Format

Send to

Choose Destination
See comment in PubMed Commons below
Am J Physiol Lung Cell Mol Physiol. 2000 Jan;278(1):L193-201.

Mast cell tryptase stimulates human lung fibroblast proliferation via protease-activated receptor-2.

Author information

1
Centre for Cardiopulmonary Biochemistry and Respiratory Medicine, The Royal Free and University College Medical School, The Rayne Institute, London WC1E 6JJ, United Kingdom.

Abstract

Mast cells play a potentially important role in fibroproliferative diseases, releasing mediators including tryptase that are capable of stimulating fibroblast proliferation and procollagen synthesis. The mechanism by which tryptase stimulates fibroblast proliferation is unclear, although recent studies suggest it can activate protease-activated receptor (PAR)-2. We therefore investigated the role of PAR-2 in tryptase-induced proliferation of human fetal lung and adult lung parenchymal and airway fibroblasts and, for comparative purposes, adult dermal fibroblasts. Tryptase (0.7-70 mU/ml) induced concentration-dependent increases in proliferation of all fibroblasts studied. Antipain, bis(5-amidino-2-benzimidazolyl)methane, and benzamidine inhibited tryptase-induced fibroblast proliferation, demonstrating that proteolytic activity is required for the proliferative effects of tryptase. RT-PCR demonstrated the presence of PAR-2 mRNA, and immunohistochemical staining localized PAR-2 to the cell surface of lung fibroblasts. In addition, specific PAR-2 activating peptides, SLIGKV and SLIGRL, mimicked the proliferative effects of tryptase. In contrast, human dermal fibroblasts only weakly stained with the PAR-2 antibody, PAR-2 mRNA was almost undetectable, and fibroblasts did not respond to PAR-2 activating peptides. These results suggest that tryptase induces lung, but not dermal, fibroblast proliferation via activation of PAR-2 and are consistent with the hypothesis that the release of tryptase from activated mast cells may play an important role in the fibroproliferative response observed in asthma, chronic obstructive pulmonary disease, and patients with pulmonary fibrosis.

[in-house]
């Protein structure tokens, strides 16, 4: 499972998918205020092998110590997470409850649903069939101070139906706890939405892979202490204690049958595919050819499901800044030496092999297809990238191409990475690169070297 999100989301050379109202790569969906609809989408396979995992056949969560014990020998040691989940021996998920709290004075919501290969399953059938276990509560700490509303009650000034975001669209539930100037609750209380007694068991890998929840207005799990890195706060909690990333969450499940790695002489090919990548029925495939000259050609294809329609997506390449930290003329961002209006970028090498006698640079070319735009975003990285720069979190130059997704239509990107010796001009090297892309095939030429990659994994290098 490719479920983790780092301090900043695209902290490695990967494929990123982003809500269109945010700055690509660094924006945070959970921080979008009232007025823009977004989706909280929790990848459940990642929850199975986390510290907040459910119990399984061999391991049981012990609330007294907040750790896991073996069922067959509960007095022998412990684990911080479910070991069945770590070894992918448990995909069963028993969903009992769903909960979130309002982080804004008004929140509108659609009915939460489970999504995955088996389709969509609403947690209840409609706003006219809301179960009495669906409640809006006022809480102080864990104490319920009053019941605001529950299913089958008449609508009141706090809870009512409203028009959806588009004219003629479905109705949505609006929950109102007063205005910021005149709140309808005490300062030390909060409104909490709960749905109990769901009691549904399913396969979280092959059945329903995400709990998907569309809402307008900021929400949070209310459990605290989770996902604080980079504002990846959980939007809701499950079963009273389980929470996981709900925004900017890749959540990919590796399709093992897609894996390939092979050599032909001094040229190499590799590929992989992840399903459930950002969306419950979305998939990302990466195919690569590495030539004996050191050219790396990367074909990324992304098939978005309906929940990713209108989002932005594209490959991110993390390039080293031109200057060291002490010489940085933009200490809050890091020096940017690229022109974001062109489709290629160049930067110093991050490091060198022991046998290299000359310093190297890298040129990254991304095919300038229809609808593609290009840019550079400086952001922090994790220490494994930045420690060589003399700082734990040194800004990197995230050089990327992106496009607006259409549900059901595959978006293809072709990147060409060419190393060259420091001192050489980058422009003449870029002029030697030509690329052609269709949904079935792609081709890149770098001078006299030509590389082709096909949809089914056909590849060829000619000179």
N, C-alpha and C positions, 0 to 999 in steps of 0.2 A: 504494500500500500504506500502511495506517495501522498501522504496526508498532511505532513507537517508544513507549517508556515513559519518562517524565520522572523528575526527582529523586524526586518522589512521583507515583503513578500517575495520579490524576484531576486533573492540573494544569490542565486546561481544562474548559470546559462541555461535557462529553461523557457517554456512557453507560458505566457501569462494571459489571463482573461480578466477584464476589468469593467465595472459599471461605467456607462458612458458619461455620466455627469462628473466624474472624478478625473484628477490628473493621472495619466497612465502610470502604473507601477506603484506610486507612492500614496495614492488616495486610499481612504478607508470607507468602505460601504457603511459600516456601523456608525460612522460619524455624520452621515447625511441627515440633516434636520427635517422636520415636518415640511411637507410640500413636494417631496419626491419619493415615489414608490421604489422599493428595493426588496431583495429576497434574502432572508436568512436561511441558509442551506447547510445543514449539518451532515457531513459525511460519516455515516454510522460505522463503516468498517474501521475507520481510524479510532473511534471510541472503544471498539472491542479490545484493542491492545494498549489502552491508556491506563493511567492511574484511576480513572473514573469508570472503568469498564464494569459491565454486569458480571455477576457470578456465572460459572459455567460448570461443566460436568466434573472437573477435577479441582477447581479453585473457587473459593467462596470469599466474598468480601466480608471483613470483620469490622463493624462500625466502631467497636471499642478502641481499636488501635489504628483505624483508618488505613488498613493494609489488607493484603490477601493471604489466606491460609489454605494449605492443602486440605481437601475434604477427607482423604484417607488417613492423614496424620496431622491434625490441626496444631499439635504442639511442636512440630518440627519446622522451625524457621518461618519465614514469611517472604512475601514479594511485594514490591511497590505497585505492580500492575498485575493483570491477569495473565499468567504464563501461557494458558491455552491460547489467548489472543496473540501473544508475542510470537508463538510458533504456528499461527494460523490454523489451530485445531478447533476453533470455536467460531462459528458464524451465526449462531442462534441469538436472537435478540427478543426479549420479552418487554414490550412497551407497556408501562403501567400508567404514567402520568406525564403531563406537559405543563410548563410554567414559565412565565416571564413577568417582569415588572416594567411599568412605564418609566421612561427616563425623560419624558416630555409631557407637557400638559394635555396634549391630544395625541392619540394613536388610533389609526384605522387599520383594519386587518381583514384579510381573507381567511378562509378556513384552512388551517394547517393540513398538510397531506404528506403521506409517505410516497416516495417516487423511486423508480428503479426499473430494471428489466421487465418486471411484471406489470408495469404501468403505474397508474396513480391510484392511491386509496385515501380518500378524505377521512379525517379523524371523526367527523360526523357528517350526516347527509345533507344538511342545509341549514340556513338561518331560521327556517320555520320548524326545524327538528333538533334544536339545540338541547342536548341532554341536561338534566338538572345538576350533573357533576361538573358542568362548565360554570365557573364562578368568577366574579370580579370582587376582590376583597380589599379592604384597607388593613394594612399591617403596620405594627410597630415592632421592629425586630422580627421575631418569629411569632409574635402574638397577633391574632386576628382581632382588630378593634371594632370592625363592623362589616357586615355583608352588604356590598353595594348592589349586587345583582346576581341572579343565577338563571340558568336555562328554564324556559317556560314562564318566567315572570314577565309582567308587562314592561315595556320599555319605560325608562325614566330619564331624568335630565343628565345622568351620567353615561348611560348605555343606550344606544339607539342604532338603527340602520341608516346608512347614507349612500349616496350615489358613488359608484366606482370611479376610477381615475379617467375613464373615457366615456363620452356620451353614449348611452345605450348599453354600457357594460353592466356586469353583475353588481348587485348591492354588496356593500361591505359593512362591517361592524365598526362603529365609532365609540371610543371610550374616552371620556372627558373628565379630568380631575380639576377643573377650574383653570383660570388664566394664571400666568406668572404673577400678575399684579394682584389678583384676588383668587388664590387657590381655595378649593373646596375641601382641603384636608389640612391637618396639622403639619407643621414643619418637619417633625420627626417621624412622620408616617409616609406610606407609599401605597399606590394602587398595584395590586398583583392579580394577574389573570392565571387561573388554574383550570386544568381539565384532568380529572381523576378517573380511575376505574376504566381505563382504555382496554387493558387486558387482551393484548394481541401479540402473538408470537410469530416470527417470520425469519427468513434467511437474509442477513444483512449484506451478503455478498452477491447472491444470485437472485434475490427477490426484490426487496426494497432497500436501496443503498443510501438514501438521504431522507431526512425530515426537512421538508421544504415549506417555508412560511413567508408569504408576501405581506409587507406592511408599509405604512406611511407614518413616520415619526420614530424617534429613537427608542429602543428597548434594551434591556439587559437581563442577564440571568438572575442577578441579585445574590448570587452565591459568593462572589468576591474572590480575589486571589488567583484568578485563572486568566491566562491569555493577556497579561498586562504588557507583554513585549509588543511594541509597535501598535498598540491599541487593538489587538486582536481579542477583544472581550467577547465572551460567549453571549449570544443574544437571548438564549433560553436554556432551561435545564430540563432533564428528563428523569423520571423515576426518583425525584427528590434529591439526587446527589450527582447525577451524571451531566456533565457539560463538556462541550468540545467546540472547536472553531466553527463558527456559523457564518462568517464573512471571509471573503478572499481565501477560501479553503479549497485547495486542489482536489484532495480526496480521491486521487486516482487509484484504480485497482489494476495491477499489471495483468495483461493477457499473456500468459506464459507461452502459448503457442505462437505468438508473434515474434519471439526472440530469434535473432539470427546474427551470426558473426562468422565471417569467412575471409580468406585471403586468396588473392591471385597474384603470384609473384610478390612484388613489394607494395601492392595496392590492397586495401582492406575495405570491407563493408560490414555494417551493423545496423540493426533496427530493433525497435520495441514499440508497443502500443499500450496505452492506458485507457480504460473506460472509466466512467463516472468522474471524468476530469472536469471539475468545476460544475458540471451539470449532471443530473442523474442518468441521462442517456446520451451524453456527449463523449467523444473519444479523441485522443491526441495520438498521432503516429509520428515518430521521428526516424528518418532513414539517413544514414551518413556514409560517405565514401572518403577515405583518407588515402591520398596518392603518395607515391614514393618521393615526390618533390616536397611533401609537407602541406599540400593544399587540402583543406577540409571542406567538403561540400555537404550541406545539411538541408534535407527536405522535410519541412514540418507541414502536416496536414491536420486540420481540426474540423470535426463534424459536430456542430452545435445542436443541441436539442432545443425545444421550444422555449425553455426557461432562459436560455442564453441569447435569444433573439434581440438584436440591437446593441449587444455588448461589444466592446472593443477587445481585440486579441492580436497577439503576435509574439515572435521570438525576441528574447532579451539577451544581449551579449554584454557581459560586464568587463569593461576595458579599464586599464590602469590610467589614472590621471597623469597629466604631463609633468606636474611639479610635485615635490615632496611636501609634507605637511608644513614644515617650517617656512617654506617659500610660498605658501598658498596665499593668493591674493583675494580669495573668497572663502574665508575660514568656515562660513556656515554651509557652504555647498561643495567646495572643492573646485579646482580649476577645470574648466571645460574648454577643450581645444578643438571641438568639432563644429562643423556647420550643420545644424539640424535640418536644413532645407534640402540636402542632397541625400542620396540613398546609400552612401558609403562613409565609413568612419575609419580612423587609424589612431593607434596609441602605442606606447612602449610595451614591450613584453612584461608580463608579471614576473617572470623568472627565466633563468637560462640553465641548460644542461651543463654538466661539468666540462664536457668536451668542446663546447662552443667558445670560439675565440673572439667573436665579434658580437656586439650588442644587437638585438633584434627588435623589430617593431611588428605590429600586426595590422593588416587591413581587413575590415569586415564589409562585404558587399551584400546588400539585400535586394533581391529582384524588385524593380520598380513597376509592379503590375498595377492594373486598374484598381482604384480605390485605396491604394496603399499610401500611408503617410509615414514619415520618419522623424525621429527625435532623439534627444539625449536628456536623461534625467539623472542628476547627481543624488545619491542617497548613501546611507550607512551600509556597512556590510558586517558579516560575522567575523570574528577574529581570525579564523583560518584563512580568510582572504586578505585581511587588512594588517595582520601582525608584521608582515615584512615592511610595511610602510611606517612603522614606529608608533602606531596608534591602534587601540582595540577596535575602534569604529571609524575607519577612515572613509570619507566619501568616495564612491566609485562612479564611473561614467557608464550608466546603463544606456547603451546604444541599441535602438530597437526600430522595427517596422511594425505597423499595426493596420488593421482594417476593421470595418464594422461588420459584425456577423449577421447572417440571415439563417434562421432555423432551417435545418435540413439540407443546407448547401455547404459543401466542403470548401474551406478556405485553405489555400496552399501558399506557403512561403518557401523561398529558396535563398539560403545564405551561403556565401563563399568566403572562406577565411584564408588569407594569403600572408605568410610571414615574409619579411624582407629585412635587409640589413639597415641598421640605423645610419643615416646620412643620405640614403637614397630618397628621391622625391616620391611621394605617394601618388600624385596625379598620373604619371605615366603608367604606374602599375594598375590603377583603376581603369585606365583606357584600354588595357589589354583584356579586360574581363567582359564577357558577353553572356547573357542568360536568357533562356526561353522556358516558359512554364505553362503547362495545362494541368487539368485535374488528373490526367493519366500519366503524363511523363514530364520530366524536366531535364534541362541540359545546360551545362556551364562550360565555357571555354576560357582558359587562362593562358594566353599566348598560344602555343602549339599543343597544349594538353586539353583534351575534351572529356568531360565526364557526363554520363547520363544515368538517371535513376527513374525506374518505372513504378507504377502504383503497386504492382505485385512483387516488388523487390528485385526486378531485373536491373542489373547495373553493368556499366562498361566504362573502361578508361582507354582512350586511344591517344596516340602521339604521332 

PMID:
10645907
DOI:
10.1152/ajplung.2000.278.1.L193
[Indexed for MEDLINE]
PubMed Commons home

PubMed Commons

0 comments
How to join PubMed Commons

    Supplemental Content

    Full text links

    Icon for Atypon
    Loading ...
    Support Center